Problem with a Kimber

Discussion in 'Semi-Auto Handguns' started by jhbwolverine, Aug 13, 2011.

  1. jhbwolverine

    jhbwolverine New Member

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    Our local gun shop is finally back up and running after an unfortunate fire last year, and they now have gun rentals again. My wife and I tried out a couple of different guns today, one of which was a Kimber Carry II. I had a problem with that gun that I've never run into with anything else I shot (which admittedly isn't that much). On average about 1 in 4 rounds the ejected shell casing would fly straight back and smack me in the forehead. I don't know if it was the gun, or if I was doing something wrong or what, but now I have 3 nice crescent-shaped burn marks on my head.
     
  2. rigjumpr

    rigjumpr New Member

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    i'm glade I can say I have never the same experience with any of my Kimbers,(3) I have nothing but good things to say.I average about 7-800 rounds a week. however, I'm sure that someone will be allong shortly to offer some help, as for me I would tend to look at the ejector , but luckly it was a rental.
     
    Last edited: Aug 13, 2011

  3. Olympus

    Olympus New Member

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    Very common thing with new 1911s. The issue is the extractor is slightly out of tune. Just Google "1911 Extractor Tuning" and you'll find all kinds of posts and articles on how to tune your extractor. Another option would be to just keep shooting it. Wear eye protection and it will likely smooth itself out in a couple hundred rounds or so. Third option is call Kimber and have it sent back for warranty work.
     
    Last edited: Aug 13, 2011
  4. rigjumpr

    rigjumpr New Member

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    see, I told you someone would come by...... EXTRACTOR not ejector as I stated.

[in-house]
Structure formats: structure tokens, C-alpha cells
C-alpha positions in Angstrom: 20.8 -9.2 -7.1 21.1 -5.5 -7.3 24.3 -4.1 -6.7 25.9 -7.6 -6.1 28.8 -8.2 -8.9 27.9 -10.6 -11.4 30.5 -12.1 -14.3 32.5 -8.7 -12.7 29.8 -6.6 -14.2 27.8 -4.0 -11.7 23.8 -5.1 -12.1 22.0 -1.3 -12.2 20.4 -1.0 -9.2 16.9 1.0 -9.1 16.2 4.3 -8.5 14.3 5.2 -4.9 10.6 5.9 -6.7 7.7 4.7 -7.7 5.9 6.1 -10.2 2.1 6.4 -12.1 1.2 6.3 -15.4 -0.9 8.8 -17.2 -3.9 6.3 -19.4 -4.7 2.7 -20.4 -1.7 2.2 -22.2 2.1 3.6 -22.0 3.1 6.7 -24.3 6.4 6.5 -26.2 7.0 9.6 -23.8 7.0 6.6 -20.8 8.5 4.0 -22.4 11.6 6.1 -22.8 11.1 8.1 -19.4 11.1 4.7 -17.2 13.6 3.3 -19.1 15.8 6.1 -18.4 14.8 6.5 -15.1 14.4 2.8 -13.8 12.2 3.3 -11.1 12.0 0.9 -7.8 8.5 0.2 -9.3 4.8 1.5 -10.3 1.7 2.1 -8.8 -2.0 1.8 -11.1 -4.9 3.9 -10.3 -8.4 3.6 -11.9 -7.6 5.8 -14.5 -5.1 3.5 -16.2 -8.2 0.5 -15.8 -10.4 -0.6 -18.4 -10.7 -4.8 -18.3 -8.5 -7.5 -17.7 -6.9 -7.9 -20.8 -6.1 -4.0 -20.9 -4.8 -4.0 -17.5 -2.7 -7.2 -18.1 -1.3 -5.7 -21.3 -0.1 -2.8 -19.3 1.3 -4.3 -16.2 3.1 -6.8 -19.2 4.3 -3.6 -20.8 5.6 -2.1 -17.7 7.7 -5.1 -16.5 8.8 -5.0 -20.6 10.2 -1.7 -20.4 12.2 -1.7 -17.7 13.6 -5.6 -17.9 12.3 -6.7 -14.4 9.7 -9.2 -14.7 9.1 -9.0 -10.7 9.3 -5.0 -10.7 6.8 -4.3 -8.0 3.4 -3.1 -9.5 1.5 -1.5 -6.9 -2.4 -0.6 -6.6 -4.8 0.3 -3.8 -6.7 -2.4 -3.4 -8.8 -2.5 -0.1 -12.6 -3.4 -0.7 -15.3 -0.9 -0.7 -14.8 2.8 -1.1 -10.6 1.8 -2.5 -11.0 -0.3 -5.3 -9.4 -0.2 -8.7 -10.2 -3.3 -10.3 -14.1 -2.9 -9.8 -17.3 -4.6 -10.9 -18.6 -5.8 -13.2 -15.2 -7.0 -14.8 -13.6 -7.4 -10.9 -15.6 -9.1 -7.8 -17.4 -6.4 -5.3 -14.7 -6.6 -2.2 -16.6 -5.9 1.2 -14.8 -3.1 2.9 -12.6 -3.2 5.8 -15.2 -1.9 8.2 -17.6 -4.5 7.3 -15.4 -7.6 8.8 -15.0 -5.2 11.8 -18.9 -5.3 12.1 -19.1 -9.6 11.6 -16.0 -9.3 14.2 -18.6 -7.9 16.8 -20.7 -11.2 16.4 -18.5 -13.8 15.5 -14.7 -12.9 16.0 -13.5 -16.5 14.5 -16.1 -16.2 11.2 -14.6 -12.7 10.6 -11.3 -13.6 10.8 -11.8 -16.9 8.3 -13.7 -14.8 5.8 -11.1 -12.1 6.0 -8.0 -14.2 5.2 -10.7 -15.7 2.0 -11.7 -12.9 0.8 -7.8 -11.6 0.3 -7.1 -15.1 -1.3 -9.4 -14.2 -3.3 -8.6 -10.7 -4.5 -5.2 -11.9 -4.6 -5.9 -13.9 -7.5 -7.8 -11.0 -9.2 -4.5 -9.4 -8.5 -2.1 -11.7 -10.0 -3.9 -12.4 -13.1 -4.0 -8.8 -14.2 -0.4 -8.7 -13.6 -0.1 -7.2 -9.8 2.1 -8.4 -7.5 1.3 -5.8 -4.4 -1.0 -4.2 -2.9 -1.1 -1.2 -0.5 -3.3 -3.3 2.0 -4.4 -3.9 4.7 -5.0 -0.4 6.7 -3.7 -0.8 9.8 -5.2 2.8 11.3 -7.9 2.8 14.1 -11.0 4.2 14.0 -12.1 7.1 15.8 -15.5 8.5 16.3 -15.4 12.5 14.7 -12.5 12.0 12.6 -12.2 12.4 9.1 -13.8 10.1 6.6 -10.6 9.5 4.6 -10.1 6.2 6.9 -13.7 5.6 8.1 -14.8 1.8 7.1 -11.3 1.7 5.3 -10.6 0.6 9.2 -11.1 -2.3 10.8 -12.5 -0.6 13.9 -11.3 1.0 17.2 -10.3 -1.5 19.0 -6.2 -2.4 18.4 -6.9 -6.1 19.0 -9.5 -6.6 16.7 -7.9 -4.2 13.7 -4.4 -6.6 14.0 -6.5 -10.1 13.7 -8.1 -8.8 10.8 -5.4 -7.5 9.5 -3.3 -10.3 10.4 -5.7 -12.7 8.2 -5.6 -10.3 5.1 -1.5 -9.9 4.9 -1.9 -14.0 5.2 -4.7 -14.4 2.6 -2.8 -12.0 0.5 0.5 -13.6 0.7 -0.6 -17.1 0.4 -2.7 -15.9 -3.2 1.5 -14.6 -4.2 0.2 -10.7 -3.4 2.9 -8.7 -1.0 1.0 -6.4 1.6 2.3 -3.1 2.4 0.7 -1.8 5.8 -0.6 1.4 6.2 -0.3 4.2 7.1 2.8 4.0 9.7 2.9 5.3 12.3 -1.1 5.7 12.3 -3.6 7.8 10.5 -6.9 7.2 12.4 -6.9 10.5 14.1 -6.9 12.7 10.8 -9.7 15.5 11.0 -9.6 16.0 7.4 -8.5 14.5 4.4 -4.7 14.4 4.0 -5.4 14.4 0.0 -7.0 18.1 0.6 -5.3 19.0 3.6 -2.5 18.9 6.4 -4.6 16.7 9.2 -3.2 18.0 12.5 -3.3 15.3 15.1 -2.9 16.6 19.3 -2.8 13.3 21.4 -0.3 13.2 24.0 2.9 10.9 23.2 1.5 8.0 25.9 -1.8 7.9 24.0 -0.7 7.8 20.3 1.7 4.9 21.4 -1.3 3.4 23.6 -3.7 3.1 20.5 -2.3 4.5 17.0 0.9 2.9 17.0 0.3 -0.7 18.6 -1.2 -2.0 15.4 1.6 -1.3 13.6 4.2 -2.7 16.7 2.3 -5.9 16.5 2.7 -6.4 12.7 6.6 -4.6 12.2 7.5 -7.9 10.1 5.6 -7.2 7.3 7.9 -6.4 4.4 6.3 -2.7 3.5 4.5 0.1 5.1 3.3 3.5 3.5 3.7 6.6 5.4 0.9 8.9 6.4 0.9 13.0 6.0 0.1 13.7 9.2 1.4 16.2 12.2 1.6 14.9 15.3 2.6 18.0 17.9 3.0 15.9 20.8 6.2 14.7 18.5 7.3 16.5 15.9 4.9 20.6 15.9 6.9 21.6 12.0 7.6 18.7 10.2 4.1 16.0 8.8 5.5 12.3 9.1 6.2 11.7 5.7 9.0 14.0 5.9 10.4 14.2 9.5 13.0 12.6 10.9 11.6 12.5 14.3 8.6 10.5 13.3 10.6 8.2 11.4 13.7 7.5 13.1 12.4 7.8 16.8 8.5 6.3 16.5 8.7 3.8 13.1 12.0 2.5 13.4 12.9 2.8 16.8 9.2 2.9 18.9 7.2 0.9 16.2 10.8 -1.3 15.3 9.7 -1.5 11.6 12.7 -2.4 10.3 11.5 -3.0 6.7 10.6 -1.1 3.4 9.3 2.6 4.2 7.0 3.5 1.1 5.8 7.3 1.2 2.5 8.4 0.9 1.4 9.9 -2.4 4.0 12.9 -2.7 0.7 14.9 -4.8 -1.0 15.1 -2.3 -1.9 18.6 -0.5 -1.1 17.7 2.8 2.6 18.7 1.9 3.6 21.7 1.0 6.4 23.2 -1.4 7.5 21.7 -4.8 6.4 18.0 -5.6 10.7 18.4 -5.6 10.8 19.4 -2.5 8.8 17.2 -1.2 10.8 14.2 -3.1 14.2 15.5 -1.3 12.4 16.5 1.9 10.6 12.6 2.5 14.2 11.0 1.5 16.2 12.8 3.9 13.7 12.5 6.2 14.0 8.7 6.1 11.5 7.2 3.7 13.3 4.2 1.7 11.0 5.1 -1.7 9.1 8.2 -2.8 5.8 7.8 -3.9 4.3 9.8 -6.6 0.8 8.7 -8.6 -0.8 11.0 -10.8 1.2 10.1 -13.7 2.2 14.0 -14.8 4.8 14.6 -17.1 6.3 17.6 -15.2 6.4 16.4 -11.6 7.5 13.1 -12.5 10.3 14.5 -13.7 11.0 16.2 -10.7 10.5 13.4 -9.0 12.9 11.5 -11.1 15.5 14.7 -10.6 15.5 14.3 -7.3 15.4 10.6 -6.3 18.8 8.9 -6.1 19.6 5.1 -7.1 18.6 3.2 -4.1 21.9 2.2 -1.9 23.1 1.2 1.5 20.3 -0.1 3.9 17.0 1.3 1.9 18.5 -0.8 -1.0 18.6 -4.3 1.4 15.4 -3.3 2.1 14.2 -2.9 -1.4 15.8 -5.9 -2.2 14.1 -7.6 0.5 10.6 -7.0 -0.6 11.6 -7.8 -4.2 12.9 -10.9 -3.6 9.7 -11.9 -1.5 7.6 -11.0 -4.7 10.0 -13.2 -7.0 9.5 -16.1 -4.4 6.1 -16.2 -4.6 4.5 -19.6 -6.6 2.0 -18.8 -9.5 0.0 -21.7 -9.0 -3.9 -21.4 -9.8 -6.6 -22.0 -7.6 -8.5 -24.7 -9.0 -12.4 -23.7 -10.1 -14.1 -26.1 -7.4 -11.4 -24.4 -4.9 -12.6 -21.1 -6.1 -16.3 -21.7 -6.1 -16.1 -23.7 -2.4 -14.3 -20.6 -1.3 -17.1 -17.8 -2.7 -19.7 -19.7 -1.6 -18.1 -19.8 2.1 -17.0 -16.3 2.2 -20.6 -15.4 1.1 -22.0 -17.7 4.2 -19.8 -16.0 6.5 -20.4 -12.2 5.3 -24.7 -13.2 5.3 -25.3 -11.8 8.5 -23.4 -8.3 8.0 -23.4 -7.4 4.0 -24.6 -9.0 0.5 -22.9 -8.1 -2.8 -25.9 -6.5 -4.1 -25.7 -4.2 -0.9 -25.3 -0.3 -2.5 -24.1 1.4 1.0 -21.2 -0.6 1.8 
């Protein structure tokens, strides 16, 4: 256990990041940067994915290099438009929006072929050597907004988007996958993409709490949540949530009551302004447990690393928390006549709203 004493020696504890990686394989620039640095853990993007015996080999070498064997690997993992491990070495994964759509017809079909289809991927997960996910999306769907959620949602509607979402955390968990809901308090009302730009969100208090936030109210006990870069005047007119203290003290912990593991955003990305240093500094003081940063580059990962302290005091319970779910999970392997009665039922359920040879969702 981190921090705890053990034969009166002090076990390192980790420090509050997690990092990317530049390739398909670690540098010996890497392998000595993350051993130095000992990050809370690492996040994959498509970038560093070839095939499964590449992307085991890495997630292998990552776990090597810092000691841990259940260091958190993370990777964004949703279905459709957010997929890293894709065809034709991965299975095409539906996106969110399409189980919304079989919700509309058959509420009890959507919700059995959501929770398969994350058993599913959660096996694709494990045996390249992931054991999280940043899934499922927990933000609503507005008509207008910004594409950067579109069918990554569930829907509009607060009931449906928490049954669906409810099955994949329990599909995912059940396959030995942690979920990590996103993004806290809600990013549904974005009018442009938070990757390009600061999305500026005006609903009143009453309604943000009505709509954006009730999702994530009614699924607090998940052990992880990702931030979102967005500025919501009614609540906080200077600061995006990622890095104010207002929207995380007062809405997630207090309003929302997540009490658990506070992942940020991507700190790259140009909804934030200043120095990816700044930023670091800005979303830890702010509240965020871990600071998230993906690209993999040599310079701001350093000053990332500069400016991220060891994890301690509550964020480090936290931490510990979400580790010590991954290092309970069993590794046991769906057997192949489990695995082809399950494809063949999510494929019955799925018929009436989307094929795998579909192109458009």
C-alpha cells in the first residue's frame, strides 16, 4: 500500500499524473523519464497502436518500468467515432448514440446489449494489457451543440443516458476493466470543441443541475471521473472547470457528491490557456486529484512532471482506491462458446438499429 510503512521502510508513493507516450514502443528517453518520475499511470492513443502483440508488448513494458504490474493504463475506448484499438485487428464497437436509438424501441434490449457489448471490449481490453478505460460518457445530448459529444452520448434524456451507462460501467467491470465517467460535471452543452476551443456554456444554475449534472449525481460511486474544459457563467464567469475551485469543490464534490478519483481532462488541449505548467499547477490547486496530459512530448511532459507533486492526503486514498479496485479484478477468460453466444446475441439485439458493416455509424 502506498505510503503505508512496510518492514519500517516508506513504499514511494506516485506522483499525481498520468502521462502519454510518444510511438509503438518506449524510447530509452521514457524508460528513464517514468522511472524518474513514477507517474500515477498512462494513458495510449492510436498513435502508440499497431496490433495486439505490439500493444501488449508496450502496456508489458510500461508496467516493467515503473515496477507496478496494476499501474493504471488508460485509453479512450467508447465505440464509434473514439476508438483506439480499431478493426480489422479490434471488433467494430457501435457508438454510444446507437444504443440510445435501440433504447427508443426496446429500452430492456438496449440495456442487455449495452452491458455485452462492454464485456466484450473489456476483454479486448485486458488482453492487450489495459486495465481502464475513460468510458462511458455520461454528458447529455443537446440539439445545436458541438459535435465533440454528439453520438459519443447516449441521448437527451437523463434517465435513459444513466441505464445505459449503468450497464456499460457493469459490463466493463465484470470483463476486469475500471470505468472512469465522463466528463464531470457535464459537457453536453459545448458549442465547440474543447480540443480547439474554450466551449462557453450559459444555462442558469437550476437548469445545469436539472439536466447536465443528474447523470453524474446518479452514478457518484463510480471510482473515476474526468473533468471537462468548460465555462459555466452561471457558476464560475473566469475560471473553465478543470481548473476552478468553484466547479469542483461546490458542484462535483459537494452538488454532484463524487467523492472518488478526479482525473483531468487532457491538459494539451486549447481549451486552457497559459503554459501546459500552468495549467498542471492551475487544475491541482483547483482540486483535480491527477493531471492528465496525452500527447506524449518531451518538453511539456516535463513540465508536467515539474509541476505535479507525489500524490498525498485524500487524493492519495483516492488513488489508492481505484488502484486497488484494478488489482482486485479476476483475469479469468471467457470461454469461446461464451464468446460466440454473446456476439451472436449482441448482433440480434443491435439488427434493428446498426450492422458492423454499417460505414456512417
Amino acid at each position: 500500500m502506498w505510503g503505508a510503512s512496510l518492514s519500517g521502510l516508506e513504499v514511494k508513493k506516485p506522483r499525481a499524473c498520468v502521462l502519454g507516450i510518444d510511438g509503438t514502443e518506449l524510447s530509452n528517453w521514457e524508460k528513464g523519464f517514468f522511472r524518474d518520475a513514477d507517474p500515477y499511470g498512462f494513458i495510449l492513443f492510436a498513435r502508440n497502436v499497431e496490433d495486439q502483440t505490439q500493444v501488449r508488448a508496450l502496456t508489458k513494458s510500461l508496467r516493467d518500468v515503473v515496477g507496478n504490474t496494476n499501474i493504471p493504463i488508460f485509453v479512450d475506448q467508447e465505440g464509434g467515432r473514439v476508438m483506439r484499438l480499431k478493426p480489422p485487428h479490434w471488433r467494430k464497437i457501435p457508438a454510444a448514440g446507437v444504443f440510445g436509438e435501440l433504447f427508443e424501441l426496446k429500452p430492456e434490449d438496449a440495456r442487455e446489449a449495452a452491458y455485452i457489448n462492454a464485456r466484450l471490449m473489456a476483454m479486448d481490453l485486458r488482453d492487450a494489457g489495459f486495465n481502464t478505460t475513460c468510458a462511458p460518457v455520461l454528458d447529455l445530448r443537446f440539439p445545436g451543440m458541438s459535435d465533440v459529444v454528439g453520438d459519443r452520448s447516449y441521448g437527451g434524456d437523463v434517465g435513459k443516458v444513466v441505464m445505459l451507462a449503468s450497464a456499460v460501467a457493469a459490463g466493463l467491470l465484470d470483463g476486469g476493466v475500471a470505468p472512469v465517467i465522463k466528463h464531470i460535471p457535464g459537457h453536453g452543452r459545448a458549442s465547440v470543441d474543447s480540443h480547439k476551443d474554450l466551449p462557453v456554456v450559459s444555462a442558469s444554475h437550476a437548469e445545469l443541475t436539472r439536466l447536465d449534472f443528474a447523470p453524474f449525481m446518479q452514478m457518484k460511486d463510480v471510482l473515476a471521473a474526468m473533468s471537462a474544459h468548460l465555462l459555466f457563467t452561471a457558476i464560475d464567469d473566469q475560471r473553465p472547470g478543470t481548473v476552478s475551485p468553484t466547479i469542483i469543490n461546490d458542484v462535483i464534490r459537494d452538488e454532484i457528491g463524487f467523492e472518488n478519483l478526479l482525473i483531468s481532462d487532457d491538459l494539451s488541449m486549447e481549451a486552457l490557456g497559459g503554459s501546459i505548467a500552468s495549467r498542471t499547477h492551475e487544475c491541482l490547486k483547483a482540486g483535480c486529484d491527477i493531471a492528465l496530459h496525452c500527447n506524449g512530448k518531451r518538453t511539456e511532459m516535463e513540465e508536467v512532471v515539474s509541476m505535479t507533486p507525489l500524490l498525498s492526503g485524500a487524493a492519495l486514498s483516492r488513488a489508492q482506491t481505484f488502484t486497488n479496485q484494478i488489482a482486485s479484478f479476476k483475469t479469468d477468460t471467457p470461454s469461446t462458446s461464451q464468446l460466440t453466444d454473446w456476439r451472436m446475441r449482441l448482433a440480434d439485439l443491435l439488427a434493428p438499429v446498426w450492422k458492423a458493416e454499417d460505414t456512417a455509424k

5. Wambli

    Wambli Member

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    We have several Kimber 1911s in the house for both my wife and I and have no such issues. Have you shot many 1911s? The reason I ask is that many new shooters will just let the recoil of a 1911 ride high instead of controling it and that puts the ejected shells right by/at your head.

    BTW the problem is exagerated with the Pro Carry II and other aluminum framed 1911s because of the light frame and heavy steel slide. I would bet on operator error.
     
  6. canebrake

    canebrake New Member

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    Are you left handed?
     
  7. jhbwolverine

    jhbwolverine New Member

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    That was the first 1911 I had fired. Now that I think about it, it did seem to happen more towards the end of the magazine. Maybe my hands/arms were getting tired and I wasn't controlling the recoil quite as much.

    No, I'm right handed.
     
  8. Wambli

    Wambli Member

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    That's probably about right. Next time try an all steel 1911 and try controlling recoil a little more. The right grip and stance makes all the difference in the world. Good luck!